I think it’s a beautiful vestment, and I particularly like the shape of it. The holy Father suits this shape much better than the stiff older stuff.
    As for the colour, it looks exactly the same as the new ones being used at Blackfen.

  30. Marq says:

    It’s not that pink, is it? Sure, it’s pink, but it doesn’t really jump out, saying. “Look at me! I’m pink!” ;)

    Our priest described the colour of his vestments yesterday as a lighter version of the usual harsh purple. I don’t find purple particularly harsh, but fair enough: he wore rose, as far as I could tell.

  31. Athanasius says:

    Perhaps next year he will revive the tradition of the golden rose which is connected with this Sunday and send it to some Catholic nobility or leader, such as the Duke of Luxembourg for his valiant stand against the murder of the elderly.

  32. Dr. Eric says:

    On Father Ray Blake’s blog (see above) there is a deacon in the 4th picture down on the 22 March 2009 post who seems to be wearing rose. He is in the background.

  33. Here is a photo of my pastor wearing his “rose” vestment. This is more like it. You can plainly see that this is not pink as he usually states when wearing it. He says, “I don’t wear PINK”

  34. irishgirl says:

    That chasuble looks as if it were made of silk-no wonder the Holy Father was mopping his brow!

    He should have had a Roman style vestment; that is more ‘open’!

  35. EJ says:

    Athanasius – it was my impression that the Golden Rose was only awarded to Catholic women, typically nobles – or by extension I suppose to female political leaders as well. I don’t suppose Madame Pelosi will be awarded one anytime soon though! In the treasury museum of the Residenz in Munich – you can find several Golden Roses which were awarded by several popes over the years to different women of the Royal House of Wittelsbach. It’s also awarded to shrines of special devotion to Our Lady – and this Pope has already awarded it to the Austrian Shrine at Mariazell, the National Shrine in Washington last year – and this year presented it just a few days ago to the Basilica of Marie Reine des Apotres in Yaounde, Cameroon.

  36. tertullian says:

    Kudos to the Holy Father for his strong, in-your-face condemnation of the dictator dos Santos, a truly brave act, given his past behavior toward those who oppose him.

  37. Cel says:

    I can just see the Holy Father walking into the sacristy and upon seeing the vestments exclaims with mild sarcasm, “Oh how wonderful, someone had a baby girl?”

  38. An interesting topic. Undoubtably bright pink dyes are a modern invention and so cannot have been the intended rose color of the Trent liturgy.

    From what I can tell, the most common traditional dye used in the pink/rose range is Rose Madder, which grows in Europe. You can produce several tons of dye per acre grown.

    Brazilwood can dye in the rosy pink range, and was imported since antiquity in low quantities and high cost from Asia, and in much greater quantities from Brazil itself, until it was over-harvested.

    Cochineal dye comes from insects in Latin America and was always expensive, and made in small quantities, but it can produce a rose/pink color.

    Woad, known mainly as a source of indigo, can also do a rosy pink if processed properly. This was a very common crop in Europe until its massive production depleted European soils in the late Middle Ages: they neglected crop rotation! This was later replaced by Indigo production elsewhere in the world.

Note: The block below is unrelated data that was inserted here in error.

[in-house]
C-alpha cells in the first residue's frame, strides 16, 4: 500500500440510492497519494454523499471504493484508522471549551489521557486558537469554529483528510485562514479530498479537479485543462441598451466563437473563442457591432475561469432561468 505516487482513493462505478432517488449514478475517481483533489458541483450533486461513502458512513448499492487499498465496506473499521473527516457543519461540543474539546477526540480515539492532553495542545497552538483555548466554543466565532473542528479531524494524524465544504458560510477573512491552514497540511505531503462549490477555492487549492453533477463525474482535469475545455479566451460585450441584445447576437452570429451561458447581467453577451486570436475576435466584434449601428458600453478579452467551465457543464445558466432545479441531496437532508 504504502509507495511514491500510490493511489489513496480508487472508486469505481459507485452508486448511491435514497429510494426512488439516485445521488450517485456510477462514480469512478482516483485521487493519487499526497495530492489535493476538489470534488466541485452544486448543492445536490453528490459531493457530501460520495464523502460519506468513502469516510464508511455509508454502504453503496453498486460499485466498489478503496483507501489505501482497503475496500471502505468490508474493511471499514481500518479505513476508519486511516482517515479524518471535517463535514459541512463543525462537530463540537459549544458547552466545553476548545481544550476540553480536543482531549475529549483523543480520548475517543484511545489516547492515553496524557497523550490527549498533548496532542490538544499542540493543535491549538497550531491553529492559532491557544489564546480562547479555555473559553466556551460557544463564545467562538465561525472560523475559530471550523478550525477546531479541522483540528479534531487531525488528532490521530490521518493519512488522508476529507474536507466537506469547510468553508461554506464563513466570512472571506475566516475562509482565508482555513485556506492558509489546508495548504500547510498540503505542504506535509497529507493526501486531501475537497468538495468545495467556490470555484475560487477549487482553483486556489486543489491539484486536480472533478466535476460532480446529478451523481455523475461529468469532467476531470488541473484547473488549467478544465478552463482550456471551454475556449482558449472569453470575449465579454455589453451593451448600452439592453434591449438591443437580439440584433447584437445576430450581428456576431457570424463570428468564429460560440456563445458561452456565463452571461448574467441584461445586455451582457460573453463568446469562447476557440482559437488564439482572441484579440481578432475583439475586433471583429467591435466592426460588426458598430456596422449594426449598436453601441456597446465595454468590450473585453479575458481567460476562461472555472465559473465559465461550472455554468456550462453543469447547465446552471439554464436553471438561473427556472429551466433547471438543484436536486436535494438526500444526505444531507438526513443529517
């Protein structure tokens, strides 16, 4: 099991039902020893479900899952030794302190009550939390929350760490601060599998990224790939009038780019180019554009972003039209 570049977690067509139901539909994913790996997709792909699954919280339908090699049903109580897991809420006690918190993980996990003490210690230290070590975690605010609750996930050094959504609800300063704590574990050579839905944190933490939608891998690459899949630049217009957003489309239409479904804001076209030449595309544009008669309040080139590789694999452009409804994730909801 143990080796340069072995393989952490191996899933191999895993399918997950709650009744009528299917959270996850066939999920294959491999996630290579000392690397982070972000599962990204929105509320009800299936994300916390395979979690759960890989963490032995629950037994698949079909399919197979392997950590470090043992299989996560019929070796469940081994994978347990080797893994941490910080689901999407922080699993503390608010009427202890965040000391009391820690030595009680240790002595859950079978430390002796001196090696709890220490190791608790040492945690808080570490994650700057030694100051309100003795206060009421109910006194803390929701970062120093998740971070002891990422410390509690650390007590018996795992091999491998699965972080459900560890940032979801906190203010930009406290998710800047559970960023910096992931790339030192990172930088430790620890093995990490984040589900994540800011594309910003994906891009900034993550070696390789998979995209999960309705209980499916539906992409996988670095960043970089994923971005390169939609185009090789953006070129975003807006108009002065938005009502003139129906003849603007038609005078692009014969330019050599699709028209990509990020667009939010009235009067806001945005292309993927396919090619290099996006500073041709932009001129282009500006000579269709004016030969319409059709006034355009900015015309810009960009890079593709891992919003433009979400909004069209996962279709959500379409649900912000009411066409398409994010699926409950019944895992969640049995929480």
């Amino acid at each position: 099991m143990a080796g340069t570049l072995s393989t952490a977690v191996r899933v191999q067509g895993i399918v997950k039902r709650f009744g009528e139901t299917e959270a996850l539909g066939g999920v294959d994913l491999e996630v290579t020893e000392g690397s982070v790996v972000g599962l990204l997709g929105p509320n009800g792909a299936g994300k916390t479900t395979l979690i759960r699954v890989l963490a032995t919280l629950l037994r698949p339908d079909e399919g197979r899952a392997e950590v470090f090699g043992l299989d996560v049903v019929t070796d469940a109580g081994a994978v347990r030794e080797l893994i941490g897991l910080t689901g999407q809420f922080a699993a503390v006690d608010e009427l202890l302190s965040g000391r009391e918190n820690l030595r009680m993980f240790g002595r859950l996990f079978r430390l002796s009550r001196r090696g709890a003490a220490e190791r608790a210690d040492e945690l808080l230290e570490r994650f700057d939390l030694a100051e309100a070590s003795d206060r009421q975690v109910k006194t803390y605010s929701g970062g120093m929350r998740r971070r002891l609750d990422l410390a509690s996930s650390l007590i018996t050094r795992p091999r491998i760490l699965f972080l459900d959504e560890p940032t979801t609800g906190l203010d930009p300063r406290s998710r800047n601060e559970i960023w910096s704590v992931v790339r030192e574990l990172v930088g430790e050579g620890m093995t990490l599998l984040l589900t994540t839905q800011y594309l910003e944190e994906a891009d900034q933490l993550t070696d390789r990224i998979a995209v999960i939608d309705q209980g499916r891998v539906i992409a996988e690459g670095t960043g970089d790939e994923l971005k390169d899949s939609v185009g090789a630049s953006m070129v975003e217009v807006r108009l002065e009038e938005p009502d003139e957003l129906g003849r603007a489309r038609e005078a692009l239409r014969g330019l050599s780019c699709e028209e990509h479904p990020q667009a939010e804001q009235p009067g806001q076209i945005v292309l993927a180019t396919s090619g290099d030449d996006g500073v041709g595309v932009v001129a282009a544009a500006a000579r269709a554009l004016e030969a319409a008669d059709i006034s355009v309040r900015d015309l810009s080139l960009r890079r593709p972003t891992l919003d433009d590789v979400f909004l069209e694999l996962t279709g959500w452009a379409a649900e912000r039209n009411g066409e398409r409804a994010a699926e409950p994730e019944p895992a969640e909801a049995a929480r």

Dyes can produce different shades on when used on silk versus European textiles.

  39. Elizabeth says:

    The local parish here used Pepto Bismol-colored vestments.

  40. Mark R says:

    A nice ancient rose-colored gothic chasuble with a very nice purple orphey with various colors embroidered where I worshiped.

  41. Caeremoniarius says:

    @ EJ: The recipient of the Golden Rose (if human–sometimes it has been sent to a shrine) need not be a lady; Alexander VI gave one to his son Cesare Borgia.

  42. Variations on pink seem to have been the norm in the pre-Vatioan II 1950’s and I have even seen a picture of the rose pontifical sandals worn by Pius XII. They looked pretty p;ink to me.

  43. Dell says:

    Even Papa Pacelli wore pink as did his predecessors on these two days.

    When I was at school in former times our nickname for Laetare Sunday and Gaudete Sunday was pink Sunday. Yes it was not a novelty to see priests in pink vestments on these two Sundays. God, how innocent we were. And then came – the great rupture… …

    I wore my lovely (and expensive) pink tie last Sunday as I do on the third Sunday of Advent — every year, twice a year’ for most of my years.

  44. Larry says:

    Our Pastor wore “rose” vestments this Sunday for the OF. I also had finally purchased a “rose” tie for the occasion. Rose and Pink can be just as normal as Red and Rose. Roses come in all shades. I admire almost any priest who has the courage to and is secure enough in his manhood to wear these vestments. When I was a kid I really liked seeing them twice a year. They were bright and alive and very different.

  45. Gloria says:

    According to Dom Guaranger’s “Liturgical Year,” the rose vestments stem from at least the 11th century and Laetare Sunday was also called Rose Sunday. The Pope blessed the golden rose originally in the Holy Cross in Jerusalem basilica in Rome. The idea of the rose was that soon we will have a spiritual spring. St. Leo IX observed it and Pope Innocent III. When the Pope later resided in the Lateran, he blessed the rose and took it to the Holy Cross in Jerusalem church. He talked about the myseries symbolized by the beauty, color and fragrance of the rose (I’m almost quoting here). The rose was not originally given to women, but to a prince, later a prince or princess as a mark of honor, and sometimes to a city or a Church. There’s a beautiful prayer in vol. 5 of “Liturgical Year,” for the Fourth Sunday of Lent, which the Pope would say for the blessing of the rose.

  46. Dominican says:

    Thanks, Gloria for that post from Guarenger’s book. I think most people have no idea of why rose(no matter what shade!) is worn on the 4th Sunday of Lent and 3rd of Advent.
    I’m a bit perplexed on why this preoccupation of the shade. Is the EXACT shade of what one person things is correct (and another things is wrong) is so important?

  47. Mary says:

    I kind of like the color actually… We had ones that color at our chapel too but the Holy Father’s look finer to me.